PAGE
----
Hannah Bingham understood that the blouse she had bought for her spouse of six years, Adeem Bingham, who was turning 32 in 2020, would be more than a mere garment or birthday present. Deep green silk and speckled with slinking tigers and glaring giraffes, it was Hannah’s tacit blessing for Adeem to explore beyond the bounds of masculinity.
“Adeem had expressed an interest in dressing more feminine, but they went in the opposite direction — boots, trucker hats, canvas work jackets,” she said in a phone interview from the couple’s home in Knoxville, Tenn., as their 5-year-old, Isley, cavorted within earshot. “I thought, ‘If you’re not doing this because it might change our relationship, I’m going to help you.’”
The blouse proved an instant catalyst. Incandescent red lipstick followed, as did a svelte faux fur coat — another gift. Adeem donned the outfit for family photos on Christmas Eve, and a week later, announced online they were nonbinary. At the time, Adeem the Artist, as they’ve been known since 2016, was finishing a country album, “Cast-Iron Pansexual,” about the complications of being queer — bisexual, nonbinary, trans, whatever — in Appalachia.
“That record became therapy, helping me understand and explain myself,” Adeem, 34, said, speaking slowly by phone during one of a series of long interviews. “But I didn’t have in mind to explain my queer experience to straight people. I had in mind to tell my stories to queer people.”
“Cast-Iron Pansexual,” though, slipped through the crevices in country’s straight white firmament, which have been widened in the past decade by the likes of Brandi Carlile, Orville Peck, Rissi Palmer and even Lil Nas X. Adeem self-recorded and self-released the LP in a rush to satisfy Patreon subscribers. Galvanized by its surprise success, they returned to a half-finished set of songs that more fully explored the misadventures and intrigues of a lifelong Southern outlier.
Those tunes — cut in a proper studio with a band of ringers for the album “White Trash Revelry,” out Friday — sound ready for country radio, with their skywriting ballads swaddled in pedal steel and rollicking tales rooted in honky-tonk rhythms. Adeem culled its cast of tragic figures and hopeful radicals from their own circuitous story.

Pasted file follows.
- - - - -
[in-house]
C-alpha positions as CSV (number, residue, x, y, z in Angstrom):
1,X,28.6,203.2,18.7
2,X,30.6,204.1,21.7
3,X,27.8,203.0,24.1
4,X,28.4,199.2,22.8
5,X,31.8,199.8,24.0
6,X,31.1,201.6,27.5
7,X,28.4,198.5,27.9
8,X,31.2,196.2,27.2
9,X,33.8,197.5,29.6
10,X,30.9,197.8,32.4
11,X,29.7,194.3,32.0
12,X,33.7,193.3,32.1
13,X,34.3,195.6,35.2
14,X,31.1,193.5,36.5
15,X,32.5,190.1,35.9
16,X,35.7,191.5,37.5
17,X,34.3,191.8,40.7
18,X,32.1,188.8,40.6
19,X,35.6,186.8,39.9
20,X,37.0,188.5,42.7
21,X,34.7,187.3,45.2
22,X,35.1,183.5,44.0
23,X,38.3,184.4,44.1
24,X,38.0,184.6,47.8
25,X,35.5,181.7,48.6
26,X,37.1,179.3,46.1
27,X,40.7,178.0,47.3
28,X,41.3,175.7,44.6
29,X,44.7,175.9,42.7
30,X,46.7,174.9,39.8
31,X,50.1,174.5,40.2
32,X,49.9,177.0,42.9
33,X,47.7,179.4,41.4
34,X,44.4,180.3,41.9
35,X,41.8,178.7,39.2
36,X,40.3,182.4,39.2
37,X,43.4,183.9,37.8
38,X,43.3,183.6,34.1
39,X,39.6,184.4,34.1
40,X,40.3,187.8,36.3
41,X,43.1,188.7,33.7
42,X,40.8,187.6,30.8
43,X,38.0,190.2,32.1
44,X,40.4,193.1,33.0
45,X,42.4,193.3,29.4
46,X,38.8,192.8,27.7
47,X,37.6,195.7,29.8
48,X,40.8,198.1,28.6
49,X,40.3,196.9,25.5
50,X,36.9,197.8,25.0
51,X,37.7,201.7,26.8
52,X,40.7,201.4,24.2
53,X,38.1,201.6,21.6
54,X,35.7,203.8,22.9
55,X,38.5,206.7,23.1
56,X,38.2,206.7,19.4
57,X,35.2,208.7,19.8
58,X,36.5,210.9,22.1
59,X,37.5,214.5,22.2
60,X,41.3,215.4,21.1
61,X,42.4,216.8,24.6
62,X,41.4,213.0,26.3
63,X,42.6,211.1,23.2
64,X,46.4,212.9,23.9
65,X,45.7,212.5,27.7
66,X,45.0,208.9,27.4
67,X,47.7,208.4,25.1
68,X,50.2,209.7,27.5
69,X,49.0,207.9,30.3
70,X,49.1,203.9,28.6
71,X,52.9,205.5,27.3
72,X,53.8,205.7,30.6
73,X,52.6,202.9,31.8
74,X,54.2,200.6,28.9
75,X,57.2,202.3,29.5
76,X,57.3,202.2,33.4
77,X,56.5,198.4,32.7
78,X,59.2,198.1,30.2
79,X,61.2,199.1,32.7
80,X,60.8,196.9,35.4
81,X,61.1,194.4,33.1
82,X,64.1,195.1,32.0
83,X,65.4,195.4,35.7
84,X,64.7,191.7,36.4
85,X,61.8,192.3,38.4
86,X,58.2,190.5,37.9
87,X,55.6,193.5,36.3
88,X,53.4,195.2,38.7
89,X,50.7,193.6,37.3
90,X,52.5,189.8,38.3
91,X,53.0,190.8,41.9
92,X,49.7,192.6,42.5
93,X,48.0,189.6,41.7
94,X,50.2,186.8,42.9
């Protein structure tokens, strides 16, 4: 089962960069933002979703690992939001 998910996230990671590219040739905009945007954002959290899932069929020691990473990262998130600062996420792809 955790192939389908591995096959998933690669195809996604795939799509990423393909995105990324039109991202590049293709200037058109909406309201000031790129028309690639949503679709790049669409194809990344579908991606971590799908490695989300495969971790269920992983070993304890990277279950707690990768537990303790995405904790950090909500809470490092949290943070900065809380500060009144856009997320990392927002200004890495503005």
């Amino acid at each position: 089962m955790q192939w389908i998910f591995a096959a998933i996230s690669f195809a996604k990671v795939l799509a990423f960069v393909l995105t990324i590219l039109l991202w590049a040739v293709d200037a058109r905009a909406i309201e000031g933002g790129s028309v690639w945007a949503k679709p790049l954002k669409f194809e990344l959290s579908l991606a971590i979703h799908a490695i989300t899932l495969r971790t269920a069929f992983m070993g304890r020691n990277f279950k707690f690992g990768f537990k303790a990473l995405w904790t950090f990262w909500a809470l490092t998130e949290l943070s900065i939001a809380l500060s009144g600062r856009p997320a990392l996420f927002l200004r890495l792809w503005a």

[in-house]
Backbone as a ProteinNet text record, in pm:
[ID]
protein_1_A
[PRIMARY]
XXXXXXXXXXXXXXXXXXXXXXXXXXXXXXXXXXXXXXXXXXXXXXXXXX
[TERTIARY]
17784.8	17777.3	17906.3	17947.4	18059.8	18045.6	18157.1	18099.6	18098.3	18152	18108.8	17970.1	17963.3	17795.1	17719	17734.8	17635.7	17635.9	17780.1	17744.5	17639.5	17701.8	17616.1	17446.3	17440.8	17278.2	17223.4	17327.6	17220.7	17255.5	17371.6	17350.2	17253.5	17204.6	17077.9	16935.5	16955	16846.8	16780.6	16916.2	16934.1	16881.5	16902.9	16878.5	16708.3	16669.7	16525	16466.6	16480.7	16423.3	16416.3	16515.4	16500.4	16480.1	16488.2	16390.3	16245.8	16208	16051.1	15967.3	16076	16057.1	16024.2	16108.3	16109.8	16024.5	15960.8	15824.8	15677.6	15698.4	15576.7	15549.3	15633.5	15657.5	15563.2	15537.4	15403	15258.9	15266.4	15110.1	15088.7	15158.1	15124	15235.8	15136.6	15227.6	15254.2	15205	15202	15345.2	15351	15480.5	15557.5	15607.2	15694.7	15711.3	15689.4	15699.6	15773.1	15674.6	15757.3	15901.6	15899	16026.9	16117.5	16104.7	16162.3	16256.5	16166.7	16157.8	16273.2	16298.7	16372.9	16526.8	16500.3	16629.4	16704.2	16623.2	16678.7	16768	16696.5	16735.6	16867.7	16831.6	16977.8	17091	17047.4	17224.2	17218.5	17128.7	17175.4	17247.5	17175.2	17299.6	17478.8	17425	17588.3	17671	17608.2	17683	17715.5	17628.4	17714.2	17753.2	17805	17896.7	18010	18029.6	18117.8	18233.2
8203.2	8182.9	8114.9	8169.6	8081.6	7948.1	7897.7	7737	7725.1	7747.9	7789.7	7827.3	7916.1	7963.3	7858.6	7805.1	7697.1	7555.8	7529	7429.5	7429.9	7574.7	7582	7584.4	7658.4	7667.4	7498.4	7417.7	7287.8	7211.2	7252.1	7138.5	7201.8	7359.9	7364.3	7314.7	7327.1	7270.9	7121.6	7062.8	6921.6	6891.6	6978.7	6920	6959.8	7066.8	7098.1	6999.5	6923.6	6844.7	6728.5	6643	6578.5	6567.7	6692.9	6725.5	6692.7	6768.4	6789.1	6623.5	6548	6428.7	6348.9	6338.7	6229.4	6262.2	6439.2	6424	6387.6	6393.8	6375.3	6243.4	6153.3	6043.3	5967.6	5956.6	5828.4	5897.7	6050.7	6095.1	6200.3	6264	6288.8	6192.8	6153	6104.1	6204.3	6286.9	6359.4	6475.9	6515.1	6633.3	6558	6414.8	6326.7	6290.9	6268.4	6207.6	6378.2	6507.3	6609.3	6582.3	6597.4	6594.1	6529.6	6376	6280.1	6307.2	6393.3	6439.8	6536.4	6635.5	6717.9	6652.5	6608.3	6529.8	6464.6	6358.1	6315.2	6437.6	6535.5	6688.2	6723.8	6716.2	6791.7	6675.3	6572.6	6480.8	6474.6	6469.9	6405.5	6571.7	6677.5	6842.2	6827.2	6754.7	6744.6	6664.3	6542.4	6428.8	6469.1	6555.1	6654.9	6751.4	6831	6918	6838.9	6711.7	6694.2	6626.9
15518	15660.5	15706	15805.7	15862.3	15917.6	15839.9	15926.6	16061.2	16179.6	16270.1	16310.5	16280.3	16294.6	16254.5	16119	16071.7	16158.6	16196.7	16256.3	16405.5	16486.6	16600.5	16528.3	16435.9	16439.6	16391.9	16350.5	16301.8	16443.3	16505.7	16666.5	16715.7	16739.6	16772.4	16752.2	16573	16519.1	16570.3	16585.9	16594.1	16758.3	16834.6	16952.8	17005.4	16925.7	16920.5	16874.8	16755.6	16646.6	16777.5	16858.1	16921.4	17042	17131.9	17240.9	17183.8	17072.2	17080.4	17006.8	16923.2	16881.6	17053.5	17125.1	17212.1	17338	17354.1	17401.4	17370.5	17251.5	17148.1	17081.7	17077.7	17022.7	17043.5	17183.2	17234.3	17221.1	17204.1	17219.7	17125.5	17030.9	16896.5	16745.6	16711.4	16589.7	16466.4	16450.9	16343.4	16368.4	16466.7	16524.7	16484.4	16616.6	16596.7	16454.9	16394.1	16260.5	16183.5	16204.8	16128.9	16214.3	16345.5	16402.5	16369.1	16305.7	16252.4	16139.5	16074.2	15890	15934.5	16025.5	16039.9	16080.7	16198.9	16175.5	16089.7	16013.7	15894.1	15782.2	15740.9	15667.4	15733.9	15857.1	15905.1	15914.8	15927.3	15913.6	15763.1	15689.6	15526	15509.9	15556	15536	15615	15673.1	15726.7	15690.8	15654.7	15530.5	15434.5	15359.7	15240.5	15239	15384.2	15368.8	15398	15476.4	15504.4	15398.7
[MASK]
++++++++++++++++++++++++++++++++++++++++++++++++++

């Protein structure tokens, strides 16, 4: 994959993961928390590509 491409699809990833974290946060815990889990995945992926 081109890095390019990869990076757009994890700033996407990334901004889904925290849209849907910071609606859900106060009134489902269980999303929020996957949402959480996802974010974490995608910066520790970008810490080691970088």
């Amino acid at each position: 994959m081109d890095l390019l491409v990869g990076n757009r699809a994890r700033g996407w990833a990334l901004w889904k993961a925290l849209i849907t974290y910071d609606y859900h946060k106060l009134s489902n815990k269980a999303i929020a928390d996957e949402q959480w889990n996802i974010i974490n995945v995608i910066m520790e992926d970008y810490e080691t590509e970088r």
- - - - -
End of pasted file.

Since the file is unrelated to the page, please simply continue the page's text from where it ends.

On her radio show, Carlile recently called Adeem “one of the best writers in roots music.” In an interview, B.J. Barham, who fronts the boisterous but sensitive barroom country act American Aquarium, suggested Adeem might be the voice of a country frontier.
“People aren’t coming to shows because of a nonbinary singer-songwriter. They’re coming because of songs,” said Barham, who asked Adeem to join him on tour the moment he heard Adeem’s trenchant Toby Keith sendup, “I Wish You Would’ve Been a Cowboy.” “If your songs are as good as Adeem’s, they transcend everything else.”
Before the blouse, Adeem struggled with discrete phases of intense doubt about identity, rooted in Southern stereotypes. First came the realization they were a “poor white redneck,” they said, a seventh-generation North Carolinian whose parents had a one-night stand while their mom worked late at a Texaco and married only after realizing she was pregnant. The family were pariahs, accused of spreading lice in a Baptist church and lambasted by an elementary-school teacher for teaching young Adeem to swear.
“I was this misfit in the small-town South, really into hip-hop and metal, with long, bleached-blond hair,” Adeem said. “I was beyond that cultural sphere.”
When Adeem was 13, the family moved to Syracuse, N.Y. Adeem tried to drop their drawl. “Everybody thought I was stupid no matter what I said,” Adeem recalled by video from their cluttered home studio, gentle waves of a mahogany mullet cascading across a tie-dye hoodie. “I wanted to be cerebral and poetic, words that seemed wholly incompatible with the accent.”
Though their family attended church sporadically in North Carolina, Adeem began to pine for religion in New York, hoping for a kind of literal instruction manual for life. They moved to Tennessee to become a worship pastor, writing and performing songs (in nail polish, no less) that sometimes bordered on heresy. Months later, “hellbent on living life like people in the Scripture,” Adeem shifted to Messianic Judaism.